In its purest form, skateboarding is a simple act of gravity. Point your board downhill, step on and let Newtonian physics dictate what happens next. Pretty basic stuff, really. Unless, of course, you were standing on your skateboard during the mid-1970s at the top of Southern California's infamous Signal Hill. From there, a downhill speed run wasn't so much an easy surrender to a grand force of nature as it was a potentially deadly leap of faith.
That dangerously steep drop -- with all its broken bones, bloody bruises and high-performance breakthroughs -- is the subject of "The Signal Hill Speed Run," a feature-length documentary now making the film festival rounds.
The film gets going in 1975, when Jim O'Mahoney -- described as the P.T. Barnum of skate contest promoters -- organized the first Signal Hill event after getting a call from producers at "David Frost Presents the Guinness Book of World Records," an ABC "Wide World" special.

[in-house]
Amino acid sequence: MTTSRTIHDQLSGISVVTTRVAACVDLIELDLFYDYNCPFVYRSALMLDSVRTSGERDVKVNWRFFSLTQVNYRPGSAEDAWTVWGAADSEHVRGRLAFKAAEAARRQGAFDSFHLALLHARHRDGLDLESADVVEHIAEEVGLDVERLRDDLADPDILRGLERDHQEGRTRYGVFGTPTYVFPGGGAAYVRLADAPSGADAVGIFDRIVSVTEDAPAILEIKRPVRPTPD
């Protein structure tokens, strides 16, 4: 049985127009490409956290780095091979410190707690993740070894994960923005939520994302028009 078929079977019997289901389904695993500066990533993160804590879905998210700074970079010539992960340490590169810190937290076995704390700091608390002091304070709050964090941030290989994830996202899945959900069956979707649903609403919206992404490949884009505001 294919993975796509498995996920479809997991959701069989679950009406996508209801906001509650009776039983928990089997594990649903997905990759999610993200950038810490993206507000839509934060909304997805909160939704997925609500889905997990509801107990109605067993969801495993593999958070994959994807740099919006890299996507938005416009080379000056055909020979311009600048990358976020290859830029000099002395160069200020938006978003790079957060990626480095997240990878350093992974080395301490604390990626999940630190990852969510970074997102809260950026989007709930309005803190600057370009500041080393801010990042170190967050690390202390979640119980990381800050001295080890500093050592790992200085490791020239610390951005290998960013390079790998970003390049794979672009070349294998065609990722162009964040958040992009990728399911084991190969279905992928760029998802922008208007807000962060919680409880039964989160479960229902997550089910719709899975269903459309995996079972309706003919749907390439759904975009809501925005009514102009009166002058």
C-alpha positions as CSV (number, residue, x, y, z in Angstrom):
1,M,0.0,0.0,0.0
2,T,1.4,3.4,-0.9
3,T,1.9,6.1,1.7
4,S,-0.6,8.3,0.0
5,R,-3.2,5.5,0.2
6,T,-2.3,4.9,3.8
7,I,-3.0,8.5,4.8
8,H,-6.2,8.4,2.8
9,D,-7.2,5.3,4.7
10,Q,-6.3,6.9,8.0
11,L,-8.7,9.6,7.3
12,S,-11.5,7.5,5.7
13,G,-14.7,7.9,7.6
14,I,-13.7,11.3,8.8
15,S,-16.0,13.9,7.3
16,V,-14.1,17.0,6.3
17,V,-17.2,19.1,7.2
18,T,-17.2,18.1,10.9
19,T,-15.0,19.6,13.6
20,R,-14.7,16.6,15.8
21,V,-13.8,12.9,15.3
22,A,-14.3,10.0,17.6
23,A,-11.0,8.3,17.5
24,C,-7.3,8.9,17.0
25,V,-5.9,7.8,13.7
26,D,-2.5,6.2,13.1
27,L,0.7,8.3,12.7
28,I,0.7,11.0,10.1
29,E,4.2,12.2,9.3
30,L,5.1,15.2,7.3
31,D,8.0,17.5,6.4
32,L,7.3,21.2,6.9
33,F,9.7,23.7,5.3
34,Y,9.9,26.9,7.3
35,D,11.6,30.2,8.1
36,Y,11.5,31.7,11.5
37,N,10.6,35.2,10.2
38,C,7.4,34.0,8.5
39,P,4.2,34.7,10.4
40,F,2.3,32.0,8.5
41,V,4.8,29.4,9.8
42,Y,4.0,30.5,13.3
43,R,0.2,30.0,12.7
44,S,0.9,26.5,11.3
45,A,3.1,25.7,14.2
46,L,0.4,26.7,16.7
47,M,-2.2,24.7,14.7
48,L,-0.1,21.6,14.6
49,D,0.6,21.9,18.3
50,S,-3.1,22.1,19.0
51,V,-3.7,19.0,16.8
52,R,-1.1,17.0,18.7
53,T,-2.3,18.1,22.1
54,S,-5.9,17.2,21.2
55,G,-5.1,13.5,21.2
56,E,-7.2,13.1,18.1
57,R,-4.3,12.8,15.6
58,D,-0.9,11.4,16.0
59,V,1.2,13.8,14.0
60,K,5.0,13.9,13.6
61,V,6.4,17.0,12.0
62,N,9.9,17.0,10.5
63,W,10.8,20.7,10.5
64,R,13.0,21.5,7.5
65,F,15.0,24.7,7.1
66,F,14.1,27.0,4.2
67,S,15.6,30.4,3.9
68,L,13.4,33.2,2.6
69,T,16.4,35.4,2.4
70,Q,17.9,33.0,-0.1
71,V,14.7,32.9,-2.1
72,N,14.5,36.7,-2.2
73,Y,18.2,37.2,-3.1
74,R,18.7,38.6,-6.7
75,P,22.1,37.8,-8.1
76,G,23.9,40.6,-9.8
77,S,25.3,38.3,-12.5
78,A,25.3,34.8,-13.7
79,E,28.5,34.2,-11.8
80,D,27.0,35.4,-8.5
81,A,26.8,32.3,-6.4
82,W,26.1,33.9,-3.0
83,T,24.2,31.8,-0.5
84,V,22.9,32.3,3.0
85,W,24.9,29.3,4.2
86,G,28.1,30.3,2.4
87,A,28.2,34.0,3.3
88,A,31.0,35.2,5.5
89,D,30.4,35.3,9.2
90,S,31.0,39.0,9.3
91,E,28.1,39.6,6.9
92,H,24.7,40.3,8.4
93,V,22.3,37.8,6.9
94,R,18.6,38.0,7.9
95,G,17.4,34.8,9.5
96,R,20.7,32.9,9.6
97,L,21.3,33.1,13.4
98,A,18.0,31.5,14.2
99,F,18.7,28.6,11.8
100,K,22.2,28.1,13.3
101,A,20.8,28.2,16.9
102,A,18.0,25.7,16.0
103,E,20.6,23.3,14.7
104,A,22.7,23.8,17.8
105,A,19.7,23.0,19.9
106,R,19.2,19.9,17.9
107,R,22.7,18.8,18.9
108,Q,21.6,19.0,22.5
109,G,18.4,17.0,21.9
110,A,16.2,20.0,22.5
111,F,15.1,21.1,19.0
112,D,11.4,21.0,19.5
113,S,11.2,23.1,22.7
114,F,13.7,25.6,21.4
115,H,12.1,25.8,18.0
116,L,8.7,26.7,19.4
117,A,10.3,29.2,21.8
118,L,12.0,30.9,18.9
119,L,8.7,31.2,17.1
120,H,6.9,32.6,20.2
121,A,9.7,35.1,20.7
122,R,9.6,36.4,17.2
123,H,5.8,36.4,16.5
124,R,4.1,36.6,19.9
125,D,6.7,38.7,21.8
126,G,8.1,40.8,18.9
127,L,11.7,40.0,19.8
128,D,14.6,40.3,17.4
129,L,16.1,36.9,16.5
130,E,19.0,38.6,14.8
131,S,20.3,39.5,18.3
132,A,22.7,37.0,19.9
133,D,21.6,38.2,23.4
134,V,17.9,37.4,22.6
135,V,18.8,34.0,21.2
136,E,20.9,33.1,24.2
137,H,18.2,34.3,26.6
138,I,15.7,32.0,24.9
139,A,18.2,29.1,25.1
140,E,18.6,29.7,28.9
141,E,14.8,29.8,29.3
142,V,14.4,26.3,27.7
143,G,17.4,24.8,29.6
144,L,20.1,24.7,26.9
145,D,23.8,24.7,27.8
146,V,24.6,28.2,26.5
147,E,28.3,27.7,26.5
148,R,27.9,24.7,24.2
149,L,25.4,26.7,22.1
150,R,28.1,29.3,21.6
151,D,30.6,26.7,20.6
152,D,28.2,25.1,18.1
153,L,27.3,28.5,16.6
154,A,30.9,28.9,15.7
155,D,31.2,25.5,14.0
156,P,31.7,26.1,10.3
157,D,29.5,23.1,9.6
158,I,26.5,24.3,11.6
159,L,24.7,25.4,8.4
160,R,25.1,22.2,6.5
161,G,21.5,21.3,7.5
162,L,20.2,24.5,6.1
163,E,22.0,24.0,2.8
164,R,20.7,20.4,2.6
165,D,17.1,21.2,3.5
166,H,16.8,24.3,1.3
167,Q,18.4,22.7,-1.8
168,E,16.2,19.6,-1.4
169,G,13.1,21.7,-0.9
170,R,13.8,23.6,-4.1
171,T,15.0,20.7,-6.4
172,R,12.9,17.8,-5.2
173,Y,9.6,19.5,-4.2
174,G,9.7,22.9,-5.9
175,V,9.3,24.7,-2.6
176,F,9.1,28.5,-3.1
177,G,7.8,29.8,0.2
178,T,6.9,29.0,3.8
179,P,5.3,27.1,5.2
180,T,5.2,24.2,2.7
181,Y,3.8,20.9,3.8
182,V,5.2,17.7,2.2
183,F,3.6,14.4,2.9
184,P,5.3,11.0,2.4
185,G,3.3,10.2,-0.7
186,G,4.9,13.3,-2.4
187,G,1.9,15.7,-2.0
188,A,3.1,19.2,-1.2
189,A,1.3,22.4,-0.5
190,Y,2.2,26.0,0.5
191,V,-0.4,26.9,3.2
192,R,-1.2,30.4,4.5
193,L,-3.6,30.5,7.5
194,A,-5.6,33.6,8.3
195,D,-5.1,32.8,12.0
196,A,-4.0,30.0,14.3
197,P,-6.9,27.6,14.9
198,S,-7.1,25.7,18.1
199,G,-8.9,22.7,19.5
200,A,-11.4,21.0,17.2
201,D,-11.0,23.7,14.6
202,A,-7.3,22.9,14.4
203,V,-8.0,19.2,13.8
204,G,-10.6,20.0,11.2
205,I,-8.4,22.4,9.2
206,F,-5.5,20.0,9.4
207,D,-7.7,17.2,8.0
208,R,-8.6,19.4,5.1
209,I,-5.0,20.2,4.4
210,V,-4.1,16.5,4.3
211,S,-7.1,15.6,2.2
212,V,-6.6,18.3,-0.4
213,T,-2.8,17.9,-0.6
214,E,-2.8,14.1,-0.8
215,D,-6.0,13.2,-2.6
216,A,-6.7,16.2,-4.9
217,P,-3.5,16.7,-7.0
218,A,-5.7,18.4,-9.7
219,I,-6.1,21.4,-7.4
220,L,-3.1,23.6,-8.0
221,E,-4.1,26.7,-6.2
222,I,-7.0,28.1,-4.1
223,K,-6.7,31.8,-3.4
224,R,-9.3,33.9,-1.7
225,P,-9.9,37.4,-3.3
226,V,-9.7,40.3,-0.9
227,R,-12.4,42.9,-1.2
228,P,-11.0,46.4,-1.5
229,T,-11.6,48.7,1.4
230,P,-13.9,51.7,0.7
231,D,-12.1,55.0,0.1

Having grown up surfing, skating and hang gliding in and around his native Long Beach, Calif., O'Mahoney -- who bombed Signal Hill on his bike as a boy -- was hardwired for adrenaline, and he had no intention of organizing something cute and surfy.
Let's take Signal Hill from the top, he told ABC. Winner takes all.
To read the rest, check it out here on XGames.com.